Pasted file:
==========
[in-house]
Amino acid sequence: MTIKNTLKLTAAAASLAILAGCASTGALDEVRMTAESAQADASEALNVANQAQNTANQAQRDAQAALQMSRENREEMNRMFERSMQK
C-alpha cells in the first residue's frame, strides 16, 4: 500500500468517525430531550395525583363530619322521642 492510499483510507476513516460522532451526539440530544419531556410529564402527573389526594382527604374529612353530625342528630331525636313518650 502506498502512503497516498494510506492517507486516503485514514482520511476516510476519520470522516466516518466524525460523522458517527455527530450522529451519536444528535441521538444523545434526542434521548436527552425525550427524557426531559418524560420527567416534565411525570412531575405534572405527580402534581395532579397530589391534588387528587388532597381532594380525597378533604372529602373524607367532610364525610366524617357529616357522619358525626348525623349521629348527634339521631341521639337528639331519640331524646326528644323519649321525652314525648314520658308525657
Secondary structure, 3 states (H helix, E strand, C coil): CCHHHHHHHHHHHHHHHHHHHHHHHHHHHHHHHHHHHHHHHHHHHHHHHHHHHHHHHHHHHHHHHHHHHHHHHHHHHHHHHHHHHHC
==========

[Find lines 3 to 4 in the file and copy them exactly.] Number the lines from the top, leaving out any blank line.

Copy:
C-alpha cells in the first residue's frame, strides 16, 4: 500500500468517525430531550395525583363530619322521642 492510499483510507476513516460522532451526539440530544419531556410529564402527573389526594382527604374529612353530625342528630331525636313518650 502506498502512503497516498494510506492517507486516503485514514482520511476516510476519520470522516466516518466524525460523522458517527455527530450522529451519536444528535441521538444523545434526542434521548436527552425525550427524557426531559418524560420527567416534565411525570412531575405534572405527580402534581395532579397530589391534588387528587388532597381532594380525597378533604372529602373524607367532610364525610366524617357529616357522619358525626348525623349521629348527634339521631341521639337528639331519640331524646326528644323519649321525652314525648314520658308525657
Secondary structure, 3 states (H helix, E strand, C coil): CCHHHHHHHHHHHHHHHHHHHHHHHHHHHHHHHHHHHHHHHHHHHHHHHHHHHHHHHHHHHHHHHHHHHHHHHHHHHHHHHHHHHHC